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The word "ancient" covers a vast period. If--as I have proved--the tumps or burys are sighting tumps, excavations also prove that they usually date back to the Neolithic age, which, according to Mr. Ault's recent "Early Life in Britain," cannot be later than 2,000 B.C., and may be 4,000 B.C. A prehistoric trackway might, therefore, be planned and made more than three thousand years before the Old Road (which is a route rather than a road) was devised or evolved--as Mr. Belloc so well describes--as a Pilgrim's Way from Winchester to Canterbury.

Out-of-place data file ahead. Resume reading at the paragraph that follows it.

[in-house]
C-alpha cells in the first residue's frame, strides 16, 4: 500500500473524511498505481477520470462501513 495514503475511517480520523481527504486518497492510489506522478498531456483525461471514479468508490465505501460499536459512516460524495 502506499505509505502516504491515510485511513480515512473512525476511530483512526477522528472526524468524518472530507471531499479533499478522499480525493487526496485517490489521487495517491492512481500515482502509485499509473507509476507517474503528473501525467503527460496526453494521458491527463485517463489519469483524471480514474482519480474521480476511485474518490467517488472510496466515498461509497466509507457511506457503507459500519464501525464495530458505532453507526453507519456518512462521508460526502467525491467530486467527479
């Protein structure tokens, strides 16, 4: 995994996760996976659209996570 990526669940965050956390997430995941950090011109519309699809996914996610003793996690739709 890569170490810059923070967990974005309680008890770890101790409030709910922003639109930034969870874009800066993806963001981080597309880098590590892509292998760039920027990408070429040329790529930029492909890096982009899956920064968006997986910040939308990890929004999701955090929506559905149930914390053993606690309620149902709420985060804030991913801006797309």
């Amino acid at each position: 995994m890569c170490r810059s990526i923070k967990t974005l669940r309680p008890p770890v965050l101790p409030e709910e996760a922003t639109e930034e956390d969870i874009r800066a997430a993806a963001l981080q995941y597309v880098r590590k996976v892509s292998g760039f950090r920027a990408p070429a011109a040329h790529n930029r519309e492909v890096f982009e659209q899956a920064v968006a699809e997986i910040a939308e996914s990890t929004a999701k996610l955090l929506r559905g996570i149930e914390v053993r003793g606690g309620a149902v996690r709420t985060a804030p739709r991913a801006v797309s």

I have found that the persistent things down the ages are not the courses of the roads or tracks, but their sighting points, and that cross roads with a place name are such. Place names are also persistent, some of them going back to prehistoric times, but others evidently mediæval. But the real dating of the leys and when the system fell into decay is for future investigation.

Next: Individuality of a Ley